PostRock Energy Corp. has changed more than just its name since a “debacle” that landed two of its former executives in federal prison.
The Oklahoma City-based energy company has used more than $90 million worth of investments from private equity firm White Deer Energy LP to slash its debt by more than 40 percent, while transforming itself into a pure exploration and production play.
“It's a significantly different company than it was at that time,” CEO Terry W. Carter said.
PostRock was born in 2010 from the ashes of Quest Resources Corp. and its subsidiaries, which had been rocked by allegations of financial improprieties involving former executives Jerry Dale Cash and David Grose. Both men now are in prison after being convicted of misusing company funds.
Carter came on board in the middle of 2011 after David Lawler, who had guided the company through the transition, left for a position at SandRidge Energy Inc.
He said the company has largely moved past its past, which Chief Financial Officer David Klvac described as a “debacle.”
Carter said PostRock's $53.5 million sale of its interstate pipeline system in October has given the company significant liquidity for the first time in a long time.
That is important because PostRock, like many other energy companies, is trying to shift its focus to crude oil development.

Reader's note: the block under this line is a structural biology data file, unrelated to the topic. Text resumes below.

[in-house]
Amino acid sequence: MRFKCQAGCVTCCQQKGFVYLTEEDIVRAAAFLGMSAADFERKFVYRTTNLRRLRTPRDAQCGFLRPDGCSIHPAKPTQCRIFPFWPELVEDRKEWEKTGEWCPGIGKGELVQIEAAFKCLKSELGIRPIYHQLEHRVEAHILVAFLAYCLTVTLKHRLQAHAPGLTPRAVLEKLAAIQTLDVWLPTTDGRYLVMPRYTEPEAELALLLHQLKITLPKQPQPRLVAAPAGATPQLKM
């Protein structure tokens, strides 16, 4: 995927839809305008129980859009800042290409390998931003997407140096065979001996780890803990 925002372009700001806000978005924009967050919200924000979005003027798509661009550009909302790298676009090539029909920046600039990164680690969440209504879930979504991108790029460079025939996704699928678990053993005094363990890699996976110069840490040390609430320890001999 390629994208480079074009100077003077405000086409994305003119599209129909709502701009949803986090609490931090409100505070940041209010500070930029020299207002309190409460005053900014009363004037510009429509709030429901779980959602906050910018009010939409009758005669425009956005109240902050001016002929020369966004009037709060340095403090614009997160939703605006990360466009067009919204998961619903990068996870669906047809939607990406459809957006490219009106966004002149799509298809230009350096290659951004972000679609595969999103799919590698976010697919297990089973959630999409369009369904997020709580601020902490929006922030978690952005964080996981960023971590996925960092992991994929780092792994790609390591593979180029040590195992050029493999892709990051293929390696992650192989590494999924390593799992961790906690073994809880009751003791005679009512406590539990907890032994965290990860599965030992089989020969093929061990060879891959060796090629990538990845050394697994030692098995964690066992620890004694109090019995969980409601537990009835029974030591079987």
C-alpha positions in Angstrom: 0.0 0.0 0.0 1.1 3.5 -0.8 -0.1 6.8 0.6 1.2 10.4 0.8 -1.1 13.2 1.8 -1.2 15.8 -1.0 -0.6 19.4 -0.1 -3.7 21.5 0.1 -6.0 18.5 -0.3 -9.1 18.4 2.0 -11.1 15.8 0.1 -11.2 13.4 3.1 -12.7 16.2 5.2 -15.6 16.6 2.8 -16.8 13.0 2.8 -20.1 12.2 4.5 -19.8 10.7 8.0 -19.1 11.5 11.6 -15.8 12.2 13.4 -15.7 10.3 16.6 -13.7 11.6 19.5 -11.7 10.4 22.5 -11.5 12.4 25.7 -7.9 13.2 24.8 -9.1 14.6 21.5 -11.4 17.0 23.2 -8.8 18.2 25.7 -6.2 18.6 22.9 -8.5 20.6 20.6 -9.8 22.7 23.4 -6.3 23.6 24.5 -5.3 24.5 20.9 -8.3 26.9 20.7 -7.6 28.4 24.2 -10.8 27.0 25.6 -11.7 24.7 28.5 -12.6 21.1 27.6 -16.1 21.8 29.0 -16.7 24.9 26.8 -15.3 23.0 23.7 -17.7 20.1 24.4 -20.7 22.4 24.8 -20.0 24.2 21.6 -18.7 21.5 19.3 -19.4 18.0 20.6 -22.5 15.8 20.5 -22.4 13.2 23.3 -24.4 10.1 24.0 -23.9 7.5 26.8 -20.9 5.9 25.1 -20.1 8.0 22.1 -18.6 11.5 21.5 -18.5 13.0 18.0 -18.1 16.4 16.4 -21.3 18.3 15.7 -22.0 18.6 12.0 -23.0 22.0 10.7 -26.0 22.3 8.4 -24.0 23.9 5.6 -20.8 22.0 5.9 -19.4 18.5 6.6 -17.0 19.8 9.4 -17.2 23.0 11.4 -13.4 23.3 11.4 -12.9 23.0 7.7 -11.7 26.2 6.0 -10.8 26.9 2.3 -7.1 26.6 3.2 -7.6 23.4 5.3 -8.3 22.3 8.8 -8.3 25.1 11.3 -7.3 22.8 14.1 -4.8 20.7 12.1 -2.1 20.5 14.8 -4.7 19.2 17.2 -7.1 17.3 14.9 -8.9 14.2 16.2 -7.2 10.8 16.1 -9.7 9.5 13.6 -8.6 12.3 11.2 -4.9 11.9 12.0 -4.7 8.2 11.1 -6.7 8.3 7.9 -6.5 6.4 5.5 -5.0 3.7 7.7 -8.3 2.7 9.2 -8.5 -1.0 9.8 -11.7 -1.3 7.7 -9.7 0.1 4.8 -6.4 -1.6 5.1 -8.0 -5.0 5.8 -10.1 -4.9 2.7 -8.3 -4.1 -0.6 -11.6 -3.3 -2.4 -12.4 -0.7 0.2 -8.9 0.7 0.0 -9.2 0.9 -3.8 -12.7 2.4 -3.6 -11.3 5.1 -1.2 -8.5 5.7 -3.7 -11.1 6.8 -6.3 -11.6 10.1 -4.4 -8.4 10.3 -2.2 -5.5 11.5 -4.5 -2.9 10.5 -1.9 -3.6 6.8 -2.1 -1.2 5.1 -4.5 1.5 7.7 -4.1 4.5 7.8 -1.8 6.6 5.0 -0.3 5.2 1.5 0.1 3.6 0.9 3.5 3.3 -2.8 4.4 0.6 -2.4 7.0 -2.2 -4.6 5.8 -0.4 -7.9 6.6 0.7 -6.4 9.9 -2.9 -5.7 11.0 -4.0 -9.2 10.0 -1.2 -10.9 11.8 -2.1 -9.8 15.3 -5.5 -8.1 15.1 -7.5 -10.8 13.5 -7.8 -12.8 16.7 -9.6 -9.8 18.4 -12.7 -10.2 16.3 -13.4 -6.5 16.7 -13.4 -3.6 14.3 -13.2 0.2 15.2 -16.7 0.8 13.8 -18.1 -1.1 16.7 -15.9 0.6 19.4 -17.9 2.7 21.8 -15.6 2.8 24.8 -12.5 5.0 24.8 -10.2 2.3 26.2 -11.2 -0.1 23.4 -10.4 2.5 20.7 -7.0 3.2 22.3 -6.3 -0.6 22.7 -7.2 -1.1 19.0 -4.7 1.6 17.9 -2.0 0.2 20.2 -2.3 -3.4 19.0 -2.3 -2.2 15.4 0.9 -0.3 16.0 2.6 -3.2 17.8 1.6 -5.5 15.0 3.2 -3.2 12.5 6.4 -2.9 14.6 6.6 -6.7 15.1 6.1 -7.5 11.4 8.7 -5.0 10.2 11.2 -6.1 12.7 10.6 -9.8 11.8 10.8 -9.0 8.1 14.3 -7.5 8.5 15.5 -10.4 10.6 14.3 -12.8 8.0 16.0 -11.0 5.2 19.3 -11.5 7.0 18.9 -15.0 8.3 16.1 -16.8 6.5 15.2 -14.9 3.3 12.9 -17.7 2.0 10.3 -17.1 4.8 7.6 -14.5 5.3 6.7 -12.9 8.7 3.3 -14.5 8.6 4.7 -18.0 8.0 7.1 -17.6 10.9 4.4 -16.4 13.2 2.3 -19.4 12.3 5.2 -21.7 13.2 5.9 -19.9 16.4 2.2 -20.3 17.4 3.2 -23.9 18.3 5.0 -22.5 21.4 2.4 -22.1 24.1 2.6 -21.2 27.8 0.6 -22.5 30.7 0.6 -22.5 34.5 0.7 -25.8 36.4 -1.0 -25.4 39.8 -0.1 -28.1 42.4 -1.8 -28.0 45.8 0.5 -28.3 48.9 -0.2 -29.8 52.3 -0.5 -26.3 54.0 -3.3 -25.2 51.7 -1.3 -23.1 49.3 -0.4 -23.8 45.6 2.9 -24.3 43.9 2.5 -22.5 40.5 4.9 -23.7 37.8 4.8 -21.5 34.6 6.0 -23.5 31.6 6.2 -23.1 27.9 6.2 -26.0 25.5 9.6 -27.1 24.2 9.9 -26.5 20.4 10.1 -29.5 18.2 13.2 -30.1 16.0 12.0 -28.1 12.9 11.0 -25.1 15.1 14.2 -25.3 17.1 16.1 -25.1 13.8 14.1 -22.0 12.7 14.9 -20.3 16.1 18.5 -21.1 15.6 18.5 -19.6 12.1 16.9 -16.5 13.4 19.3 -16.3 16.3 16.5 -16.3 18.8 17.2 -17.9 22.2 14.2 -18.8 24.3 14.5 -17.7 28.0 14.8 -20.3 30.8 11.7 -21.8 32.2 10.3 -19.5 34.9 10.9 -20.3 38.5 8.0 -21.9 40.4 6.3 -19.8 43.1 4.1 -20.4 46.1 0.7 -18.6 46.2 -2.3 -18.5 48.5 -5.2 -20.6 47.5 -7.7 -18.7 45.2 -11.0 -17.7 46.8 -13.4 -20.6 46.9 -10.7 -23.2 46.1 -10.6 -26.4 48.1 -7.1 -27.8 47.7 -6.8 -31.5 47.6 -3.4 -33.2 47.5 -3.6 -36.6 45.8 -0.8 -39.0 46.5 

“We're no different than 95 percent of the companies out there with that perspective,” Carter said.
PostRock historically has been a natural gas producer working in the Cherokee Basin of southeast Kansas and northeast Oklahoma, but low commodity prices have forced the company to look elsewhere for growth opportunities.
Carter said PostRock is trying to boost its oil production in the Cherokee Basin.
The company derived only 7 percent of its revenues from oil at the beginning of last year, but managed to increase that figure by 50 percent by the end of the year. Officials are aiming to boost that overall revenue figure to 30 percent, while bringing some balance to its asset portfolio.
“It's really setting about remaking the company,” Carter said.
He said PostRock must be smart as it switches its focus to oil because the company, which has about 215 employees, can't afford to compete with larger operators.
Carter said there is room for a company like PostRock to be successful by applying proven techniques to overlooked areas. PostRock is focusing on pure oil plays, where it can drill conventional wells with some unconventional techniques.
Tulsa money manager Jake Dollarhide said it will take some time for PostRock to win back investors' confidence.
“Only the most patient investors are still with them,” said Dollarhide, CEO of Longbow Asset Management Inc.
He noted PostRock's stock traded for $10 a share in 2010, but hasn't been above $5 since late 2011. PostRock closed Thursday at $1.61 a share, up a penny.
Dollarhide said PostRock now is in the crowded position of trying to boost its oil production, which is an expensive proposition.
As a smaller operator without any presence in the nation's largest oil plays, PostRock must build on small successes to lure in investors, he said.